The Fresh Loaf

News & Information for Amateur Bakers and Artisan Bread Enthusiasts

67% Whole Wheat Flax bread

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Jo_Jo_'s picture
Jo_Jo_

67% Whole Wheat Flax bread

This is by far the best tasting whole wheat bread I have made so far. It is soft, tender, and very light. I soaked the ground flax and fresh ground Hard White Winter Wheat flour in the kefir and water in my recipe for 20 hours. I then added the rest of the ingredients and mixed them together, plus kneaded for 6 minutes in my mixer.  This is the first test to the theory that soaking the freshly ground whole wheat flour for 12 to 24 hours makes it easier to digest.  I have had problems in the past with large amounts of fresh ground wheat making my stomach hurt, and have come across a lot of info both for and against soaking the entire amount of fresh ground flour in the liquid of the recipe.  I started with the soaking method, just to make sure that I don't upset my stomach by not soaking.  I have eaten this bread since yesterday and haven't had any problems at all, so maybe there is something to this.  Just have to see...






I formed it into a boule, it was slighty tacky and not sticky at all.  Nice looking flecks of the flax meal, and a nutty smell.
 



Allowed the dough to ferment for 1 1/2 hours, till double.  Then shaped and measured the dough into 2 two pound loaves, and 3 small rolls. 





I then let it rise for 45 minutes for the rolls, which I cooked first. 





I then put the loaves into the oven @ 380*'s for 30 minutes, and then tented it with foil for 15 minutes. I pulled from the oven these huge wonderful loaves.


The last whole wheat bread I made I also used 2 lbs of dough per loaf pan, and they were about 1/3 smaller than these.  This is just amazing bread, great taste, and light and fluffy.  Andy says it's the best whole wheat I have made so far.....

From WWFlax
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Comments

Postal Grunt's picture
Postal Grunt

It looks like the use of soakers has gathered some fans on TFL. Count me in on that.

Frequent Flyer's picture
Frequent Flyer

Yep, I'm a believer.


FF

cfmuirhead's picture
cfmuirhead

but, questions,  as I am a bit confused by the list of ingredients:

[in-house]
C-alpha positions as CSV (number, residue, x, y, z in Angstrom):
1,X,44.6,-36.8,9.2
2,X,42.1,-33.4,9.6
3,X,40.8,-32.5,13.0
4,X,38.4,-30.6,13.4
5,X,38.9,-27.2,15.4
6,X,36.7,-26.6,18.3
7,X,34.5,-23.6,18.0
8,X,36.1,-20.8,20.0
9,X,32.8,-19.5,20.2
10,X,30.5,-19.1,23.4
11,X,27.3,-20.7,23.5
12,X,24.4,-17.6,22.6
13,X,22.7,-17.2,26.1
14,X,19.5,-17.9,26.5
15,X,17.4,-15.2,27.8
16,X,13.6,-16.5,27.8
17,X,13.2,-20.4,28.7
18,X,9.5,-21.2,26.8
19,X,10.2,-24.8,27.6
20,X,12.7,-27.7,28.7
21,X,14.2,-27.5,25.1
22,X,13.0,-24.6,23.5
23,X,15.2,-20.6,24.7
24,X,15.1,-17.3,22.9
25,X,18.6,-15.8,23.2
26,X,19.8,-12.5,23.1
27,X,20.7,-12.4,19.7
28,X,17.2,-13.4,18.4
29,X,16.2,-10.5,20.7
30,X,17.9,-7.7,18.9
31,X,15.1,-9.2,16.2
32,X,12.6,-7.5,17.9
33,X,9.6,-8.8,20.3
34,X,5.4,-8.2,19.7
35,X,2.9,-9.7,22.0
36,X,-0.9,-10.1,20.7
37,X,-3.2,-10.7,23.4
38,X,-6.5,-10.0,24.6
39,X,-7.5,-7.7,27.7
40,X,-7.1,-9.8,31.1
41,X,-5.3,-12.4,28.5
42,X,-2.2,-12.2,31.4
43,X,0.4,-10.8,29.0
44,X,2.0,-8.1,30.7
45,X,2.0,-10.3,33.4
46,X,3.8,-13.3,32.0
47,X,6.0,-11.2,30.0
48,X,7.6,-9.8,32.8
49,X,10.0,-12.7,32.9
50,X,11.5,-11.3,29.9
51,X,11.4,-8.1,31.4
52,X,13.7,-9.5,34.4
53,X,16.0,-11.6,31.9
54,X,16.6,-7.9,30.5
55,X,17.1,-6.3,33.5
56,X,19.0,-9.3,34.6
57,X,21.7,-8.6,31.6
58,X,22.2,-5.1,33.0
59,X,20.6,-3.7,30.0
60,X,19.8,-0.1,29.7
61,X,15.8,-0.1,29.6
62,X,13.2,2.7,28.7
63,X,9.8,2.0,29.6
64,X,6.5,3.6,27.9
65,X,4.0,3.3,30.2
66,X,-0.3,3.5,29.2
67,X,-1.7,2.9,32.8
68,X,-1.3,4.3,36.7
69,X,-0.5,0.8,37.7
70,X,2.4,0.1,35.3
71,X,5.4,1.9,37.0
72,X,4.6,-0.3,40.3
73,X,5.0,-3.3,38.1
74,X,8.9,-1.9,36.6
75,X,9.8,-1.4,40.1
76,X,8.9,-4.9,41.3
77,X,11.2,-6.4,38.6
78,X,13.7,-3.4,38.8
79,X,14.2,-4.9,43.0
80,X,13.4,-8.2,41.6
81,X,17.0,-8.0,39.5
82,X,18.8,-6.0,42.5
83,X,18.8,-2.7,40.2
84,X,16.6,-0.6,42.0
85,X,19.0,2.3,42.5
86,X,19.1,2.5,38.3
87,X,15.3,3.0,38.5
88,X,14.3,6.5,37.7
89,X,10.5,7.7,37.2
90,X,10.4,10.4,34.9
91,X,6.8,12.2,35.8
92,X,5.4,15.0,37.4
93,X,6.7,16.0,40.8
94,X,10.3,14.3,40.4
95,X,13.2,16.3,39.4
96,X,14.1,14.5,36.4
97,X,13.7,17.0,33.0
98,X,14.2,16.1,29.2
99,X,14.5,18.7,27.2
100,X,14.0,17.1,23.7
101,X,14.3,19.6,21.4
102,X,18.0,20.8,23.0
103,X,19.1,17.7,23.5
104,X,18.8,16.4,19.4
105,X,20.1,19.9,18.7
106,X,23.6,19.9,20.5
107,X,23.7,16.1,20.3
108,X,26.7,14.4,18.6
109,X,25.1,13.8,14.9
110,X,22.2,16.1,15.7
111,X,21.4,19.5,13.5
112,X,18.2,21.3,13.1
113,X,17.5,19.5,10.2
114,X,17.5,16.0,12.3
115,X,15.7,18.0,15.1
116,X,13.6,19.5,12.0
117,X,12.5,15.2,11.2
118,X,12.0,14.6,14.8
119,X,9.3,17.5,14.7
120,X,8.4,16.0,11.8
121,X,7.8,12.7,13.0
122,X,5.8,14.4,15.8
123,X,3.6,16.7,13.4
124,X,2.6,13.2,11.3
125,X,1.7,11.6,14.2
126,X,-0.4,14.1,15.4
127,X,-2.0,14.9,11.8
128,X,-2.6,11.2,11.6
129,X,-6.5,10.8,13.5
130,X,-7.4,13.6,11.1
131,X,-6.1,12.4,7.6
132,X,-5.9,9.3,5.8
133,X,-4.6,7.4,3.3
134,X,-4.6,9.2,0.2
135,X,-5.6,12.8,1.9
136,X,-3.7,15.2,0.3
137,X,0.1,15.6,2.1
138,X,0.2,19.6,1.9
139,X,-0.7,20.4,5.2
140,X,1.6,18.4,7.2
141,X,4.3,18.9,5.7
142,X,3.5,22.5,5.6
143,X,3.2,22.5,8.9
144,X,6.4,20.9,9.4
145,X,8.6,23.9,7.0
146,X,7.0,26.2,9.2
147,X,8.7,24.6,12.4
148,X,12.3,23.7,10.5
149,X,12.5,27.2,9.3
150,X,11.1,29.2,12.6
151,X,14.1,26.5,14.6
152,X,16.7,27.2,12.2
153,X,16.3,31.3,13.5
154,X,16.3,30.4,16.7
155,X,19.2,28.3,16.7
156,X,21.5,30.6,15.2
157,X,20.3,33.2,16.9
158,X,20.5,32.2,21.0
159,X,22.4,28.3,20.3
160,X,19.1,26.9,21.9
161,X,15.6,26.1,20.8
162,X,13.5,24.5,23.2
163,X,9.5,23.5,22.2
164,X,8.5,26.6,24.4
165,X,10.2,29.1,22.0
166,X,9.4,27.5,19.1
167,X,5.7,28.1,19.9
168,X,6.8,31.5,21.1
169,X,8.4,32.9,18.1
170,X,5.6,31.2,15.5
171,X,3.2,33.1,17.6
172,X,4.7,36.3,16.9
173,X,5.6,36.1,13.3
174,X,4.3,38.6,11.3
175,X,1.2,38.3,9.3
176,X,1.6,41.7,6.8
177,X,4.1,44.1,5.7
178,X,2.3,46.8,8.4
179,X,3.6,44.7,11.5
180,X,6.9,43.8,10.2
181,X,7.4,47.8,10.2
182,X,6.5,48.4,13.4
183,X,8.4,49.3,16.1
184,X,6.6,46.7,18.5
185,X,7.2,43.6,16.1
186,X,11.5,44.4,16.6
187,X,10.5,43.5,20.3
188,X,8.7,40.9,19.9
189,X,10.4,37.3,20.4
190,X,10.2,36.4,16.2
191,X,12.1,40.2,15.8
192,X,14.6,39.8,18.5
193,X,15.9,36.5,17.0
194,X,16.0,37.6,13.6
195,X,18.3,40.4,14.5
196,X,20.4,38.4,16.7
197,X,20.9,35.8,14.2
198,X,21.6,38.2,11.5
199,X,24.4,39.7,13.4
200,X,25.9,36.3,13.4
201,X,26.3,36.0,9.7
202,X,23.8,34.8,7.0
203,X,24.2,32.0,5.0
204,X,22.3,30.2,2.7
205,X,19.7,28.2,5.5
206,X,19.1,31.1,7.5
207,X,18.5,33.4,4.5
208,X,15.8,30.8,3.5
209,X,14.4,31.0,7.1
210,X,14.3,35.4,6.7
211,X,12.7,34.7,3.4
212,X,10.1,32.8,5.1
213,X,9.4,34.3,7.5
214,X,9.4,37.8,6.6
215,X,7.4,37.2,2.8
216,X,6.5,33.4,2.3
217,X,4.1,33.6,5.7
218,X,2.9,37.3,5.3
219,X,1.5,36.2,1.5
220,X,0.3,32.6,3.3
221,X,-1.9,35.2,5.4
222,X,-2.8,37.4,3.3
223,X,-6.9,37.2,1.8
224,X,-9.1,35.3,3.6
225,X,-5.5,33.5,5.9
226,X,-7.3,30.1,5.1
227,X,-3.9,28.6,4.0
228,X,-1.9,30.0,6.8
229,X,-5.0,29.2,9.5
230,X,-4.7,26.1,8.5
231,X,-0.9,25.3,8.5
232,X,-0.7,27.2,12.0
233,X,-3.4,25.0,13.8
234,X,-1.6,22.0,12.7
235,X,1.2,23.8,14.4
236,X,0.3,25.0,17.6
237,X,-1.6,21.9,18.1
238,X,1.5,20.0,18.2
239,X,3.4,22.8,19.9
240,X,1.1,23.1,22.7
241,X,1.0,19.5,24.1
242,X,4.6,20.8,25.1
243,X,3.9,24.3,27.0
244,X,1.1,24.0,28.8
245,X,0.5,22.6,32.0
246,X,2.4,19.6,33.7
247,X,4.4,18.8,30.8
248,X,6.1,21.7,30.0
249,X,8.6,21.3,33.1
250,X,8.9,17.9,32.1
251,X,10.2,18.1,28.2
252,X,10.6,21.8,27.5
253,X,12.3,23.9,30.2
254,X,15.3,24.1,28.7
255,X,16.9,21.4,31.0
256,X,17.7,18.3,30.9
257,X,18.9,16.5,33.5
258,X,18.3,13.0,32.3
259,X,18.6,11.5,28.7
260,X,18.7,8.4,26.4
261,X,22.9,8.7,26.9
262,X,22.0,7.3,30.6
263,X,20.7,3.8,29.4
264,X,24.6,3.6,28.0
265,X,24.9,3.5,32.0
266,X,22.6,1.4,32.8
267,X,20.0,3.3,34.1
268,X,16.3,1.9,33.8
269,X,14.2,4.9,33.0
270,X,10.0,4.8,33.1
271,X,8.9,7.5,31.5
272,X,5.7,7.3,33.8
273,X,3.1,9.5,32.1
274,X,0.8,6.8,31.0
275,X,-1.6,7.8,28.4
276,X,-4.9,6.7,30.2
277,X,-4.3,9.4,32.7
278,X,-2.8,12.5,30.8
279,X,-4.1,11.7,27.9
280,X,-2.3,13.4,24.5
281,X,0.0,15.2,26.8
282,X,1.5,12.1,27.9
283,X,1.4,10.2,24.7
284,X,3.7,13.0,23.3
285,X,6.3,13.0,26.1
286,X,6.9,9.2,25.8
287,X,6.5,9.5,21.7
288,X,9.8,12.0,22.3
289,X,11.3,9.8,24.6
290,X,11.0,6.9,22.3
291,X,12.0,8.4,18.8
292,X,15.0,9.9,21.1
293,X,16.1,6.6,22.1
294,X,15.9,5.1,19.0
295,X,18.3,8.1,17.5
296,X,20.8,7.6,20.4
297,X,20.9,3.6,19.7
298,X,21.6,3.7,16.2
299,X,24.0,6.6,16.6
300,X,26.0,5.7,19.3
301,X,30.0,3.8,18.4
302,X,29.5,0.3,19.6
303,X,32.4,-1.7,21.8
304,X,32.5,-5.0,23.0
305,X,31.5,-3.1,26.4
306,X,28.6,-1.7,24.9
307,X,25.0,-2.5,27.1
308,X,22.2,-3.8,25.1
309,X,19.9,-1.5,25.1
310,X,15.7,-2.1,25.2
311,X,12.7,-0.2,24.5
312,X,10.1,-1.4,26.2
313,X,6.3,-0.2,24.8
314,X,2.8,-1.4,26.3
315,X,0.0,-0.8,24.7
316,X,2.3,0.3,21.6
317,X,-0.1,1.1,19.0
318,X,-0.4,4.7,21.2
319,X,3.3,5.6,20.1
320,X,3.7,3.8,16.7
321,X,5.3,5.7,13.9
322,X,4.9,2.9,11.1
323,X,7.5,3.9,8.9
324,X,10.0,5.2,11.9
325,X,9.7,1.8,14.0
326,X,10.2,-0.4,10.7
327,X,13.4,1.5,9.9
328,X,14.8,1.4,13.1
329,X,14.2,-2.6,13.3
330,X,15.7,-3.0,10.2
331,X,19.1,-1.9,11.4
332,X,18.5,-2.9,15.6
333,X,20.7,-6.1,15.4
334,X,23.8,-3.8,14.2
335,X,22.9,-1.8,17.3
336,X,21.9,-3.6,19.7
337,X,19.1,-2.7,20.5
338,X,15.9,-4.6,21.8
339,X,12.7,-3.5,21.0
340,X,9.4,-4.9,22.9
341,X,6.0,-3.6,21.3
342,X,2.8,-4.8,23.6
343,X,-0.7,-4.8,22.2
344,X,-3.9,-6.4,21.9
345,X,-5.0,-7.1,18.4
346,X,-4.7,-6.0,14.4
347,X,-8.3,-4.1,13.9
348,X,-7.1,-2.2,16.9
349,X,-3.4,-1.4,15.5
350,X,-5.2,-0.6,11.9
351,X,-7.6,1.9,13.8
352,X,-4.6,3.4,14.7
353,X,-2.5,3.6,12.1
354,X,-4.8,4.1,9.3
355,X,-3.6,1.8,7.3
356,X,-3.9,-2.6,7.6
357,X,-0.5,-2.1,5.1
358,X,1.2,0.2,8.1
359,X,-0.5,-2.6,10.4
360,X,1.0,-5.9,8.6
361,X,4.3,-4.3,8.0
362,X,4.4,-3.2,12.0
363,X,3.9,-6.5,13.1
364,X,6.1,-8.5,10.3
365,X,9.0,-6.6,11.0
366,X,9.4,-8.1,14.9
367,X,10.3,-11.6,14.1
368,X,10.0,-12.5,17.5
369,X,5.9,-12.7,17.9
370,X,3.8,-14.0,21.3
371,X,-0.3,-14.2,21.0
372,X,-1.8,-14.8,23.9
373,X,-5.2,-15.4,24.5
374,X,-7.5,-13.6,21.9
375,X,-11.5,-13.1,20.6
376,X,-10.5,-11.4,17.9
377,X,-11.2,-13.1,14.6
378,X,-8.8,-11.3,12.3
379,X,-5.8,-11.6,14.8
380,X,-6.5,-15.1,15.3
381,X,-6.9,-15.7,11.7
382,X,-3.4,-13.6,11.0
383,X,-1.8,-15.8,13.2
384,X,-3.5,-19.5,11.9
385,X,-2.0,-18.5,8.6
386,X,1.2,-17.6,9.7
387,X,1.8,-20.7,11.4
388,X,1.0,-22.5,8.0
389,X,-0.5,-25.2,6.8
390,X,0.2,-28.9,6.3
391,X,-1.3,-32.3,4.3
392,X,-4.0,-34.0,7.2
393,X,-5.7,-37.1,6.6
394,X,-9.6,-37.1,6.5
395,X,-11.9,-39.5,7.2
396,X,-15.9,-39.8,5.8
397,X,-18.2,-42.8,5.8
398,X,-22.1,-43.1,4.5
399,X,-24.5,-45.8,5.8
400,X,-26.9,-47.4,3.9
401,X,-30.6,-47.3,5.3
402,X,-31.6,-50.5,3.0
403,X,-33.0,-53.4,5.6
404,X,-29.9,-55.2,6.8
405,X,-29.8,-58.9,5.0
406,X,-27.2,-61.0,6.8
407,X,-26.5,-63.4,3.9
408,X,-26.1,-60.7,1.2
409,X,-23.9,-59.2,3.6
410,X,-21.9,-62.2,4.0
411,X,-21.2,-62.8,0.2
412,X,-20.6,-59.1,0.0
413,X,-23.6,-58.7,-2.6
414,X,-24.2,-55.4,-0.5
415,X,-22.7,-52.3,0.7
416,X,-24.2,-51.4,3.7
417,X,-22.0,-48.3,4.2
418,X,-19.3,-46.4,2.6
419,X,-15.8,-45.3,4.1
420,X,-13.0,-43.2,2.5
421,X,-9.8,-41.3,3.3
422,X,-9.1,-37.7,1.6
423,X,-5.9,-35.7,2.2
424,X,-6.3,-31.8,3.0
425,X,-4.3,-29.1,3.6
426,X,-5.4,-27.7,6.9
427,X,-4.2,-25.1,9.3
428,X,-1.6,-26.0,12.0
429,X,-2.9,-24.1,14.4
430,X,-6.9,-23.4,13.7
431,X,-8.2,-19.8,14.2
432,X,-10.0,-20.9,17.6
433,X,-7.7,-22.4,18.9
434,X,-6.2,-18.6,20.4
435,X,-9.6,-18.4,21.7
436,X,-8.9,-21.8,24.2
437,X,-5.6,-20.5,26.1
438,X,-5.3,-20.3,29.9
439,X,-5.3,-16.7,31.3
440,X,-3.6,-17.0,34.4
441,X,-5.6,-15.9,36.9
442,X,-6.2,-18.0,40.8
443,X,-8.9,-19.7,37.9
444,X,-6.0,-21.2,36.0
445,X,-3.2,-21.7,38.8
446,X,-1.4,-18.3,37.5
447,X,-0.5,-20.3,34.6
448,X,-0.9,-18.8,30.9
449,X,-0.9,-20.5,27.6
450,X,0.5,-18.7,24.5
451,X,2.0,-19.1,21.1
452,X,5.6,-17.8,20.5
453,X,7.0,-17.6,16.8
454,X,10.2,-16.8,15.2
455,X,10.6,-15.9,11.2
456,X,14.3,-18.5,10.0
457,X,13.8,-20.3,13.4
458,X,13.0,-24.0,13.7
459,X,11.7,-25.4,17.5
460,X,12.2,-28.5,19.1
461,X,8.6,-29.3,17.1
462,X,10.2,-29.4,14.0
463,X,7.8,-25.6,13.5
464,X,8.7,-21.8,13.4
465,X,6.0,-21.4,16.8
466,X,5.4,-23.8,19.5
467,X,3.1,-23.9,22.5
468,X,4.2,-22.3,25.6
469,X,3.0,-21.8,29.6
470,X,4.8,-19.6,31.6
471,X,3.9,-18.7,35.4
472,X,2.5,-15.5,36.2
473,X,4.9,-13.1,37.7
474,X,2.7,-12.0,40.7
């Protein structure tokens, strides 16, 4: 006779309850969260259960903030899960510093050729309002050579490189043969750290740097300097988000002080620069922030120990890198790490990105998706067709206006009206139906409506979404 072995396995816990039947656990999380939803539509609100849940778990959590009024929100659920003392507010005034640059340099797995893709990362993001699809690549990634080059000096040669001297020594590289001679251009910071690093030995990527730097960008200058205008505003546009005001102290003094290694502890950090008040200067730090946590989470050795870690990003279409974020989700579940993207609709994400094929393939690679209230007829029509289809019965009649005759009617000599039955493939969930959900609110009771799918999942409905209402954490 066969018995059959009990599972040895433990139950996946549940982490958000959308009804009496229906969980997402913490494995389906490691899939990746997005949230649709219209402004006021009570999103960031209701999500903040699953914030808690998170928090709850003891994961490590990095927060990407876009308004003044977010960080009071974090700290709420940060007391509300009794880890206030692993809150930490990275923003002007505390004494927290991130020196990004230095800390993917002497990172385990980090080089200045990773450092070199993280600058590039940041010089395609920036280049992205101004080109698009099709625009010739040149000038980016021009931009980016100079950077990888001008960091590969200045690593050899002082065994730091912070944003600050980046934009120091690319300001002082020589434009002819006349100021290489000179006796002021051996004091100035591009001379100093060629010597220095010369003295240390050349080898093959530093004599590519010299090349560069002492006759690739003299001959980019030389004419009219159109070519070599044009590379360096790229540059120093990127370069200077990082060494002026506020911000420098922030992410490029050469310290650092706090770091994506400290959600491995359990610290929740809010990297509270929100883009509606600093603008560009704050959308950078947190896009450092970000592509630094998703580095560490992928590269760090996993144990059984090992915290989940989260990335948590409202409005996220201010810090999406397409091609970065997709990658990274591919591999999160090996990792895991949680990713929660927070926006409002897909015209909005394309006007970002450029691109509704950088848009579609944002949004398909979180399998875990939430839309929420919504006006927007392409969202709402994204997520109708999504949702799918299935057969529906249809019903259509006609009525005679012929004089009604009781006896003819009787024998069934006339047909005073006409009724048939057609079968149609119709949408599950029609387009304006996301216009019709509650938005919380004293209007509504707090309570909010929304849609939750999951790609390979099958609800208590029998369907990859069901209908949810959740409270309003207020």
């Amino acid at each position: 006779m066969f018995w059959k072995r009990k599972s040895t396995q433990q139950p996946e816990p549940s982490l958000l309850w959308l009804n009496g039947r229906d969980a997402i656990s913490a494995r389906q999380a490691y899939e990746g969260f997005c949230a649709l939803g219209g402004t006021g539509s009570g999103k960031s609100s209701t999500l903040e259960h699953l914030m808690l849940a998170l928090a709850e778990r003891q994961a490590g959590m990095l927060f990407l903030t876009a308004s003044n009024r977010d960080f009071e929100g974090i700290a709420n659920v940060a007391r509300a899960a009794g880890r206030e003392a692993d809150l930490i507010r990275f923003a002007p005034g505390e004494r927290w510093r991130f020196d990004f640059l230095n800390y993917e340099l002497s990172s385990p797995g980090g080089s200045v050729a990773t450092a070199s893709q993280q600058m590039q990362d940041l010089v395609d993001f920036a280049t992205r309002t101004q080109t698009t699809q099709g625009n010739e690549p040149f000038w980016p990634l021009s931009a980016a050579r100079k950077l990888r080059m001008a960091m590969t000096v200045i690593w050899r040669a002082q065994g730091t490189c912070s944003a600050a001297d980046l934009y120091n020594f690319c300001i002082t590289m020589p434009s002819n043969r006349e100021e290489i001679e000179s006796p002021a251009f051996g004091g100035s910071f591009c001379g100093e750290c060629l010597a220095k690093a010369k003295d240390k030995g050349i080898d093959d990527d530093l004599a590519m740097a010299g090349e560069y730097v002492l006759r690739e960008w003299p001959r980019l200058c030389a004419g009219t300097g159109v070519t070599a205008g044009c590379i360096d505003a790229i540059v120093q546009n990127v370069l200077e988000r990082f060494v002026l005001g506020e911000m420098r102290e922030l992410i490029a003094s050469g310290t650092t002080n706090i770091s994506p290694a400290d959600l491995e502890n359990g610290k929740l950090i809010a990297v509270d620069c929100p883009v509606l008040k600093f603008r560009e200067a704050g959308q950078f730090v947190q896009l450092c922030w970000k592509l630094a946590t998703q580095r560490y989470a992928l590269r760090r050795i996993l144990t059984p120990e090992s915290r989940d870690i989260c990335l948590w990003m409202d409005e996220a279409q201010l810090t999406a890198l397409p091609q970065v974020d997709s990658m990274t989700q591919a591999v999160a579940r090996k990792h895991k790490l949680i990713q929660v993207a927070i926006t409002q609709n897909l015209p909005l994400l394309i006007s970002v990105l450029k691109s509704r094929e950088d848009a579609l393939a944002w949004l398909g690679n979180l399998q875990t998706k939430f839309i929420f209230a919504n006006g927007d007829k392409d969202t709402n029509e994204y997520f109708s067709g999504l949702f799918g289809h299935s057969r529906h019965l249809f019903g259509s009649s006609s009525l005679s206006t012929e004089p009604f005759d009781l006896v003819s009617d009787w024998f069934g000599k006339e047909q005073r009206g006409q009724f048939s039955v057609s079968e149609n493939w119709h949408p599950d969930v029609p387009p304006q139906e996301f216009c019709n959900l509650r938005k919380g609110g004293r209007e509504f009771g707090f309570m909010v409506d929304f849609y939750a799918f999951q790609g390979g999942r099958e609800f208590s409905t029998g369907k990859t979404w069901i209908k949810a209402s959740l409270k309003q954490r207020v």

.. In the list, 'Bread Flour': is that the White winter flour you referred to earlier in the text?


.. if so, what is the Flour WW: is that bread whole wheat flour?


.. are lecithin and flour gluten essentials?  i have never used these in breadmaking before.


..do I read right, you add 204 grams of eggs?????? 


Please clarify as I would love to try your recipe and love the idea of doing a long soak and using flax seeds.


many thanks for clarifications.


 

Jo_Jo_'s picture
Jo_Jo_

cfmuirhead...  I used regular store bought bread flour, but the Whole Wheat (WW) was Hard Winter White berries that I had put into my Nutrimill and ground myself.  The fresh ground flour is the portion that I soaked, along with the ground flax seeds.


The gluten was simply powdered gluten, just to give it a little extra.  The lecithin helps keep the bread from going stale to soon.  I purchased both of these from King Arthur Flour.  They give a much better explanation of exactly what they are.  These are also things that do not have to be used in the recipe, just replace the gluten with regular flour and just omit the lecithin. (click on the words lecithin or gluten and it takes you to King Arthurs pages for those)


I raise my own chickens, so always have eggs on hand.  This is equivalent to 4 eggs, and the bread recipe makes enough dough that I could have made 3 loaves of bread from it rather than the two and rolls I made.  I used 9 x 5 bread pans, and these loaves were absolutely huge when I took them out of the oven.  Eggs have a lot of nutrients and increase the protein in your breads, especially when they are field raised like mine are. 


This bread is still a work in progress, but I did have amazing results for a first time loaf.  If you want more information, I could write out how I made the bread with a little bit more explanation.  More like a real recipe, just let me know...